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The Sinking City Early Access Review

Edited by: Jade Swann

A challenging detective experience with interesting gameplay mechanics that will appeal to horror fans, but is hindered by wonky controls, loading screens, and an empty world.

Veteran developer Frogwares is mostly known for their Sherlock Holmes game series. This title isn’t part of that at all, but it still features several elements that fans of the series will recognize. For one, the player is once again a private investigator that has to shuffle their way through multiple cases… that’s where the similarities end, though, and The Sinking City takes a dive straight off the cliff of sanity.

0 Stars on TripAdvisor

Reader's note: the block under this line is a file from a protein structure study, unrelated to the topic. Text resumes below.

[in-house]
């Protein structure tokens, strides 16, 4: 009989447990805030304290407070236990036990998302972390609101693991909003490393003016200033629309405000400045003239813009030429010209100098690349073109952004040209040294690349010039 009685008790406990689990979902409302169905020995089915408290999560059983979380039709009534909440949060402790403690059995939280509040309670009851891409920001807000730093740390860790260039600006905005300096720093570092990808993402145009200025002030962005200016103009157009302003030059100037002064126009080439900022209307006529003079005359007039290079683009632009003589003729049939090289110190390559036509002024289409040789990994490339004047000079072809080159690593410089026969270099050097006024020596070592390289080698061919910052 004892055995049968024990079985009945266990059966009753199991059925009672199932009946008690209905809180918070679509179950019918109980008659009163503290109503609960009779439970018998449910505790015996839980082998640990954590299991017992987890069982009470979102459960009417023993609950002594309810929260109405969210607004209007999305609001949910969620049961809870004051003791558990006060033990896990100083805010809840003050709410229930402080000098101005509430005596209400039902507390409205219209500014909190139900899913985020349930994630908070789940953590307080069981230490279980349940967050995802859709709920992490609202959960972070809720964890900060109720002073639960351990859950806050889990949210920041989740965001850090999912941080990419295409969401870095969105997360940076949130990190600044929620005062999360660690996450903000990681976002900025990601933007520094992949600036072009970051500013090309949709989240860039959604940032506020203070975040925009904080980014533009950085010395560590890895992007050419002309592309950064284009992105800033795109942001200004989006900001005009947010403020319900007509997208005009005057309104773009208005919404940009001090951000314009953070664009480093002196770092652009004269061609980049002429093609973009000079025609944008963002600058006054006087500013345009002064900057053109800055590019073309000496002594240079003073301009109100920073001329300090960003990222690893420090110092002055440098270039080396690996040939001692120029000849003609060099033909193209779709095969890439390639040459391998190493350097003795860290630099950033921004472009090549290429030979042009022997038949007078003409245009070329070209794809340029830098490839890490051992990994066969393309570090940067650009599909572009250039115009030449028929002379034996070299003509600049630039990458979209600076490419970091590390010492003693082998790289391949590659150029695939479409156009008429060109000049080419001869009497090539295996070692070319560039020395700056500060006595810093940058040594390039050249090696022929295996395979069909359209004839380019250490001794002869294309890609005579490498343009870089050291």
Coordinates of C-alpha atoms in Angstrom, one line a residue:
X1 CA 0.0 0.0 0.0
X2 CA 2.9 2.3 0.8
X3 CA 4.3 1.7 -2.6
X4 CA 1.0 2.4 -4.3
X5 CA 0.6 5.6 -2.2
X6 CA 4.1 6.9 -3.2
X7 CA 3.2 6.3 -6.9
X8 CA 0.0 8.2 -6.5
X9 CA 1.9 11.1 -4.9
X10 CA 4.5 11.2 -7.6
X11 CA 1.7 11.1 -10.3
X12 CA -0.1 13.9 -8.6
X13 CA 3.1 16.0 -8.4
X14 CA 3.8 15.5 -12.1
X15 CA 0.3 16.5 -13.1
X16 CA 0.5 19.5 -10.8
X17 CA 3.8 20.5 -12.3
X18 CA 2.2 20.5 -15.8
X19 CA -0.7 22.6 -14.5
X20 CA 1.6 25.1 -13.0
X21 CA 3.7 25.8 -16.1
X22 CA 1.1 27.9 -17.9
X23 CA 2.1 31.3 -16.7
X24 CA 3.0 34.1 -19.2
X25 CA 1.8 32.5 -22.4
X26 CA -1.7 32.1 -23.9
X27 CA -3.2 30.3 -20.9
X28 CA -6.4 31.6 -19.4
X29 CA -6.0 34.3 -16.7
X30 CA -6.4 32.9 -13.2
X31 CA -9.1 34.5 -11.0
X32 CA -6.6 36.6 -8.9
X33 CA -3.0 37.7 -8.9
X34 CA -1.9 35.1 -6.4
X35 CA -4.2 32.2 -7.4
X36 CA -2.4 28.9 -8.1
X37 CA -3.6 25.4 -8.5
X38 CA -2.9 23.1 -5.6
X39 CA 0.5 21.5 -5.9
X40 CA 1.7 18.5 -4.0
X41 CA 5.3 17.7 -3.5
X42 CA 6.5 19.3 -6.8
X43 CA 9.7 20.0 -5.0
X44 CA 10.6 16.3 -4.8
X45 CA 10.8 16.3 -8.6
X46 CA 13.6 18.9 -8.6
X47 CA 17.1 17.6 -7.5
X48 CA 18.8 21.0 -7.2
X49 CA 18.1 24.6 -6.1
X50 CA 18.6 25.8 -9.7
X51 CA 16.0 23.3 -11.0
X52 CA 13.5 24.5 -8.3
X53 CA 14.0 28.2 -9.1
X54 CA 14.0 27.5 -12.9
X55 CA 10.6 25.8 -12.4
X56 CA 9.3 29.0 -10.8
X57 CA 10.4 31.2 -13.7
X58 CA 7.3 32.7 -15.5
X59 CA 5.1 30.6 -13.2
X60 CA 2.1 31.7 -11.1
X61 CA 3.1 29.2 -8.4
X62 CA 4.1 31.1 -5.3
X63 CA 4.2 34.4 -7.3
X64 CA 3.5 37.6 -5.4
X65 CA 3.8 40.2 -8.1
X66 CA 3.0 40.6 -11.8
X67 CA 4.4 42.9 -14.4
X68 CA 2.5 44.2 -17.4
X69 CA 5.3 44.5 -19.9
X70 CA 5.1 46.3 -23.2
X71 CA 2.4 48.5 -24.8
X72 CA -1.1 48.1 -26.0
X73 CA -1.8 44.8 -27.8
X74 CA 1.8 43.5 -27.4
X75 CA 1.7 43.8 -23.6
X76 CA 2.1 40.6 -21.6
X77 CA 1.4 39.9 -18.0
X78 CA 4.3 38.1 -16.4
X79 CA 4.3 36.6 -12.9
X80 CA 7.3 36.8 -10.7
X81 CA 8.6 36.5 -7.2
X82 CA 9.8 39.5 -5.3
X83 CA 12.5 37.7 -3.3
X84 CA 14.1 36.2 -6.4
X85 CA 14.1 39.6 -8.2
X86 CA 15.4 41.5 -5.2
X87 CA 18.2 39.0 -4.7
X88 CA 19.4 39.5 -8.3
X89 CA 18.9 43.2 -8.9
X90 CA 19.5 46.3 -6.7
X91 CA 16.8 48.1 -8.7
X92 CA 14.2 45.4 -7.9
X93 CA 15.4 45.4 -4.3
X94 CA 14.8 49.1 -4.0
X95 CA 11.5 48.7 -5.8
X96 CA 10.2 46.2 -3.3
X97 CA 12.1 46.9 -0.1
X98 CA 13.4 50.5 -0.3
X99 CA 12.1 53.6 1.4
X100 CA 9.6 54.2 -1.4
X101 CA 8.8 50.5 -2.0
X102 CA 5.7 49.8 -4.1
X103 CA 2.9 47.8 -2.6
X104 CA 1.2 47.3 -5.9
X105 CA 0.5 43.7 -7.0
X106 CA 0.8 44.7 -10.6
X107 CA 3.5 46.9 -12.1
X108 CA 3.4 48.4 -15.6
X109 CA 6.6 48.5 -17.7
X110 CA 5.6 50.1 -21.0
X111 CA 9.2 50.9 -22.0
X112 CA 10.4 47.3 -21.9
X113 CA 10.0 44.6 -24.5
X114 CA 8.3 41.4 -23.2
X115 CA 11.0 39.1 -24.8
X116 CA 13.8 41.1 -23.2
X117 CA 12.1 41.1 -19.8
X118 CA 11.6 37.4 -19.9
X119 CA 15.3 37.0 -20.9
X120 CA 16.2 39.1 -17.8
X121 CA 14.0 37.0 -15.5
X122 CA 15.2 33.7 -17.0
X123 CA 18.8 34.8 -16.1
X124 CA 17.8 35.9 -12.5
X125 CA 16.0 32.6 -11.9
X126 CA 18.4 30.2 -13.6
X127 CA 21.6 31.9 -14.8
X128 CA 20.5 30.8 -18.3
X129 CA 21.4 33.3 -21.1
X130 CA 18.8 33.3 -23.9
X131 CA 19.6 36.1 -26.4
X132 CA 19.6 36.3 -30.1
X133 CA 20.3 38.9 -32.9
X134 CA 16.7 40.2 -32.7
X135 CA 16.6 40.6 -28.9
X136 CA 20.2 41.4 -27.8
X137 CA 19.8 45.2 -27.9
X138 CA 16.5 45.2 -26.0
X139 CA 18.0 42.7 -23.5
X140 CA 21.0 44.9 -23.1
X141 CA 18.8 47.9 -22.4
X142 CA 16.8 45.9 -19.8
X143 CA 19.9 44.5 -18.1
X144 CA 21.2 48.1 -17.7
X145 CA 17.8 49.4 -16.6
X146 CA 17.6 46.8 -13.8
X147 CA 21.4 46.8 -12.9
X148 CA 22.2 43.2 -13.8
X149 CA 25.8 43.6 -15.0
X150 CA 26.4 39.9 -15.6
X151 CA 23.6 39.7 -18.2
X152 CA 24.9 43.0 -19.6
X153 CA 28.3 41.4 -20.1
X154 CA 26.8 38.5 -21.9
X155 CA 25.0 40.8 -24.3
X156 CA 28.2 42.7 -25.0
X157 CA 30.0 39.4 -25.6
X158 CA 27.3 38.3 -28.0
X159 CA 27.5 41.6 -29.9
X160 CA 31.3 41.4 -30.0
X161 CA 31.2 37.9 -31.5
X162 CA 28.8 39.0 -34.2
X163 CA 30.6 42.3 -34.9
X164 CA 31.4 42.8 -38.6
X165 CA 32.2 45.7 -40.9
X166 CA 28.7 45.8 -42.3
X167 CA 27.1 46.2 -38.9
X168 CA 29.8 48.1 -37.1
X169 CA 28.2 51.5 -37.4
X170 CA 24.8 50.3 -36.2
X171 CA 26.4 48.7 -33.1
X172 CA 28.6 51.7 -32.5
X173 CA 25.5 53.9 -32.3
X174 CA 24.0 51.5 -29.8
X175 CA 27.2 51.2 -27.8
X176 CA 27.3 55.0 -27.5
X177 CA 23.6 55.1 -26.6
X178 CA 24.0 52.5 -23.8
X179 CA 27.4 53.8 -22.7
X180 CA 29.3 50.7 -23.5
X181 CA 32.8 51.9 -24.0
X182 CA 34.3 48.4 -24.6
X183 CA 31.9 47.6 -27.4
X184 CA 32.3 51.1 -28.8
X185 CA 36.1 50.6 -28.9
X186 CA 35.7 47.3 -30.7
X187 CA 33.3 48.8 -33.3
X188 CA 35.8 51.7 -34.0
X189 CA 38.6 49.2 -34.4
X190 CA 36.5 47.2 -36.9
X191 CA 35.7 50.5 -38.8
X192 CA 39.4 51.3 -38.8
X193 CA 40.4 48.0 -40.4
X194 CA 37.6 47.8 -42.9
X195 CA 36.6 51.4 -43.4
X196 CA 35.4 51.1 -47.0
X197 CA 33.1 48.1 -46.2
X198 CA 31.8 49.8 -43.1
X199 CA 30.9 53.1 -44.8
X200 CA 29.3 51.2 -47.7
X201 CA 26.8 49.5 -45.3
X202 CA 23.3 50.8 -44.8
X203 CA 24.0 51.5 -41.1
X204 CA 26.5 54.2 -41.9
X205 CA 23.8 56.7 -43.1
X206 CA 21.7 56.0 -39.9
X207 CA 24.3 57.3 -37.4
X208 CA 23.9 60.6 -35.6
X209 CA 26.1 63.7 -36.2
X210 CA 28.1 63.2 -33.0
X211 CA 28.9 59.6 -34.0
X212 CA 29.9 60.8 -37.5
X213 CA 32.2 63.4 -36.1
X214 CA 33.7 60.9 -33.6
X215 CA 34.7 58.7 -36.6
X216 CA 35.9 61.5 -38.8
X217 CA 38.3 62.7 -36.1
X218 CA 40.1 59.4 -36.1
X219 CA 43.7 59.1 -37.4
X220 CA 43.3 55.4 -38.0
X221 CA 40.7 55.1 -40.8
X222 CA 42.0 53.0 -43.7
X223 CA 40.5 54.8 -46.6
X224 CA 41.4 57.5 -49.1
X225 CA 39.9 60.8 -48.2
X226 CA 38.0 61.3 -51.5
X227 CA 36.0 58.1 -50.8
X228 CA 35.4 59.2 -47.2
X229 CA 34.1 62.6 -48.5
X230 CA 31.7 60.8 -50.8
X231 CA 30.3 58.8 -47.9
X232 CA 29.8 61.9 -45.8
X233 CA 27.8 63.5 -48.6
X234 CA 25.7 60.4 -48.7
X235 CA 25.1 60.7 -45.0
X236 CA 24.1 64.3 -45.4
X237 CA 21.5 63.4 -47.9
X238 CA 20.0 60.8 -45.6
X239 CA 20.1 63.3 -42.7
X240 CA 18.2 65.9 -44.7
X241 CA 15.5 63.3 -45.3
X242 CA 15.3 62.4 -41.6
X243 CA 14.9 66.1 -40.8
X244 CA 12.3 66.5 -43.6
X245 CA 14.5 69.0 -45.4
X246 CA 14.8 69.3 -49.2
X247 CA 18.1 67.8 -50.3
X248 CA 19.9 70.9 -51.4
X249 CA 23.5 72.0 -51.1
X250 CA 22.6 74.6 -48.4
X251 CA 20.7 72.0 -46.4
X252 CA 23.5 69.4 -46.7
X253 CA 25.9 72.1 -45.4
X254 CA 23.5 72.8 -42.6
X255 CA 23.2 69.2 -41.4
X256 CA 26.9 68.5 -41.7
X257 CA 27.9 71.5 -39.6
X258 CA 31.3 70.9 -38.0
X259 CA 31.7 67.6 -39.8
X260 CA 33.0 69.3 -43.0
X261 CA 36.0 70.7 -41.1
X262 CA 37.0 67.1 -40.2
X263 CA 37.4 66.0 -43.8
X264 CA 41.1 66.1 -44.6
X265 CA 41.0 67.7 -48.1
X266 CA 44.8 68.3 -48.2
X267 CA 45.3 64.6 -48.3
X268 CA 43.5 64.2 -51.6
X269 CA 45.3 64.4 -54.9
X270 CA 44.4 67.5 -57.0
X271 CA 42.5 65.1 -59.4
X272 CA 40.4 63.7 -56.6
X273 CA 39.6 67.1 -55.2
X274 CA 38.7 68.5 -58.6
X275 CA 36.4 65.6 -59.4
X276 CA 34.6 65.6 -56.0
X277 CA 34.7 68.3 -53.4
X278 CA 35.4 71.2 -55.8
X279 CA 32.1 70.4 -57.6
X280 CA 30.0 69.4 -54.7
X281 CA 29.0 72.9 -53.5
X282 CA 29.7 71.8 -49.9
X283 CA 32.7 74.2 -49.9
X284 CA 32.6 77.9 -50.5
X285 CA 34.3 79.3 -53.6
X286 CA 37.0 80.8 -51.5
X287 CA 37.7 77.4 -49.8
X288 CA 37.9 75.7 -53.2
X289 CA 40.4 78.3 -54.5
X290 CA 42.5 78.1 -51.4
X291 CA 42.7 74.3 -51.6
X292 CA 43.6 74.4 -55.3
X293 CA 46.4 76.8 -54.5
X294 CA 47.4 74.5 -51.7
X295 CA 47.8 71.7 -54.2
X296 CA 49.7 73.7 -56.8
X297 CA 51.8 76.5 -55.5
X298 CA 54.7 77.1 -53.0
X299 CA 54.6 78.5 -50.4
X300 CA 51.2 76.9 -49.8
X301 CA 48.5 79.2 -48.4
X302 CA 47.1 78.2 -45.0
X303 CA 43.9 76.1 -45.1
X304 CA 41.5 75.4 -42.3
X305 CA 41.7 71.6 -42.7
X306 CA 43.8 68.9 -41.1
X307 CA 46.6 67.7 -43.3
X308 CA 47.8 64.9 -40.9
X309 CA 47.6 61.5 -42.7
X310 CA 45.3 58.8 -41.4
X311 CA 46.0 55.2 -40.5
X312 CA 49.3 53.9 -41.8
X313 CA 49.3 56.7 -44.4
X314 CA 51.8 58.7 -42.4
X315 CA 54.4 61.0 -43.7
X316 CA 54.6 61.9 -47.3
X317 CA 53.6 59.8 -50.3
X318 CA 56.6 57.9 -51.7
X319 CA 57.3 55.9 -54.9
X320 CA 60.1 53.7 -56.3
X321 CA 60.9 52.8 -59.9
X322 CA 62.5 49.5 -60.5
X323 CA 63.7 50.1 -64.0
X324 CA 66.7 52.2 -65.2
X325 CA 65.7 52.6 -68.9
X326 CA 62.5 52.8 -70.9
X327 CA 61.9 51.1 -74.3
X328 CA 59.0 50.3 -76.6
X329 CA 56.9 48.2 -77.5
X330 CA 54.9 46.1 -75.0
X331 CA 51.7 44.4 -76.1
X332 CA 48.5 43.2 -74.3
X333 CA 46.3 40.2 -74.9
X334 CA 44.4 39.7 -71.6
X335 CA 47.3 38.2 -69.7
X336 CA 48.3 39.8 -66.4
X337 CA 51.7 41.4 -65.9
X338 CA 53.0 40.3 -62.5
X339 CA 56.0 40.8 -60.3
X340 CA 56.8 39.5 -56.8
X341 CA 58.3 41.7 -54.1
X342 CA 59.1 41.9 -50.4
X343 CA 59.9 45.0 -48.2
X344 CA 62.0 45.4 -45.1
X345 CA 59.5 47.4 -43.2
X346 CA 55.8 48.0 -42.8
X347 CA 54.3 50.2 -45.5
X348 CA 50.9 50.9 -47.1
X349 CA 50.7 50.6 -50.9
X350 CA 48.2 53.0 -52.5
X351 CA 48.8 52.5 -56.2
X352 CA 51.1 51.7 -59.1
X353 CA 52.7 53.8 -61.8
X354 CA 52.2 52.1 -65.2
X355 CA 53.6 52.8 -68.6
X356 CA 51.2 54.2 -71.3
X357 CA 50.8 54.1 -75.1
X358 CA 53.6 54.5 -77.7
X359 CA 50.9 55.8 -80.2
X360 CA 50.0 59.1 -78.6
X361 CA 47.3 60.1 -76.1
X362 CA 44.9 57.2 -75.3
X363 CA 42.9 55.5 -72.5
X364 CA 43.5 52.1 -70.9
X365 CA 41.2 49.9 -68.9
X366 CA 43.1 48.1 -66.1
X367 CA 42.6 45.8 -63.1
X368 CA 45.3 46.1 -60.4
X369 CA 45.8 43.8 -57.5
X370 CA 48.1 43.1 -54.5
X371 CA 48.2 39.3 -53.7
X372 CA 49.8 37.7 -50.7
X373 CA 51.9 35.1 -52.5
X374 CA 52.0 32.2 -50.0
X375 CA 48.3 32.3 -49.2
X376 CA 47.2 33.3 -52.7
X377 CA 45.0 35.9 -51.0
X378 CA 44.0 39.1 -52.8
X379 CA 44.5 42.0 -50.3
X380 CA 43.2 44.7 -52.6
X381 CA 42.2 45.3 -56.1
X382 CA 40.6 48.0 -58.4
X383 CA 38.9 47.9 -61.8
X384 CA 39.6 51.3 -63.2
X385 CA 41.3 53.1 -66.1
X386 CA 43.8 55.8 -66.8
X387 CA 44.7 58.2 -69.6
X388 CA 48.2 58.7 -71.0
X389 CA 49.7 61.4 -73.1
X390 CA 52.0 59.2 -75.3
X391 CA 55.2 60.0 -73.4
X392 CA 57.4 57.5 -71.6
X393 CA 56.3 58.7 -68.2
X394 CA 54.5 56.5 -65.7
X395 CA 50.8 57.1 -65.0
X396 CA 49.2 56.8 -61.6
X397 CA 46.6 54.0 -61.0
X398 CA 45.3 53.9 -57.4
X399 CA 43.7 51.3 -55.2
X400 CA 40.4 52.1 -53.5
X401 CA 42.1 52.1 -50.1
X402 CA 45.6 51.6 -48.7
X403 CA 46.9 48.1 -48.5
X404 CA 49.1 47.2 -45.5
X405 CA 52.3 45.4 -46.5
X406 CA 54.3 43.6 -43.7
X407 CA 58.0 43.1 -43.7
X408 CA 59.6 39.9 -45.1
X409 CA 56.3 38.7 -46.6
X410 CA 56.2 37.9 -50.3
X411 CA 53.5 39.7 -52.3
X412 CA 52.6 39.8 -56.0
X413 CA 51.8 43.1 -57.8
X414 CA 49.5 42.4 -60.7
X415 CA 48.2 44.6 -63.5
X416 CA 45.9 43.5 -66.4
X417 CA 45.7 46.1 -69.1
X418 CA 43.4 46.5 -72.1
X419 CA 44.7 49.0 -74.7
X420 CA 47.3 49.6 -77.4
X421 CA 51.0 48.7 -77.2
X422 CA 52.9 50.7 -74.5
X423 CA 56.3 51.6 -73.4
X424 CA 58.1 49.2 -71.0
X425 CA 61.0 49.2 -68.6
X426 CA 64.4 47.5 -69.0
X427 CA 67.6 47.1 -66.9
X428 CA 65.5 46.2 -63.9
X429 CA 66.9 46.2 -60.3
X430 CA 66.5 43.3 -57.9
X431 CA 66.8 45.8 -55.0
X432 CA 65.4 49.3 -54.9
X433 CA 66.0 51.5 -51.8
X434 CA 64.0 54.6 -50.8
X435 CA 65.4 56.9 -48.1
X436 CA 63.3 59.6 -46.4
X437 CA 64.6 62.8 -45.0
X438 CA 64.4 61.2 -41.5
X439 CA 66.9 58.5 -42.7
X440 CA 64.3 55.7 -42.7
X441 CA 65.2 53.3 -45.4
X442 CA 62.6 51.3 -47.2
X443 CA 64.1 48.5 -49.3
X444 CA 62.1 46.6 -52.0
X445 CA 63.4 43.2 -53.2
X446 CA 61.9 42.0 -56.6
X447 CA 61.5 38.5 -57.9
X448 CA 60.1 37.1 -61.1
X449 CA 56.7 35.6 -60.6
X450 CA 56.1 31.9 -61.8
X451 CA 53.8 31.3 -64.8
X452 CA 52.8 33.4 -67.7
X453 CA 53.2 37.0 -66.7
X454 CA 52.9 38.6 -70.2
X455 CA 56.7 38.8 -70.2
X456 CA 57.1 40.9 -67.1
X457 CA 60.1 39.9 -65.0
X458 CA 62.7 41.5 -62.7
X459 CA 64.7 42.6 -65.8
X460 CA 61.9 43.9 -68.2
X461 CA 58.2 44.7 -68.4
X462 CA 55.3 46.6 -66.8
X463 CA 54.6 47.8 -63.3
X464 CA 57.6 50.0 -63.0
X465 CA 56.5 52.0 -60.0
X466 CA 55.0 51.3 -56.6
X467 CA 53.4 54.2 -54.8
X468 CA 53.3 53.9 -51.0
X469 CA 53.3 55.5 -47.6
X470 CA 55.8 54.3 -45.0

Oakmont, Massachusetts isn’t the most inviting of places at first glance, and that’s before you find out about the rampant crime, bouts of insanity, and nightmarish horrors that run around town. The protagonist is plagued by demons of his own and they all seem to connect to Oakmont. As an outsider, you aren’t popular in town. People will refuse to help or even talk to you sometimes, and as such, your detective work is cut out for you.

Set in the 1920s, Oakmont isn’t your first choice for a holiday, if only because large parts of the city are submerged in water, forcing you to travel by boat… or risk your life by swimming with the sort of tentacle monster you’d rather not meet up close.

All alone in the big bad city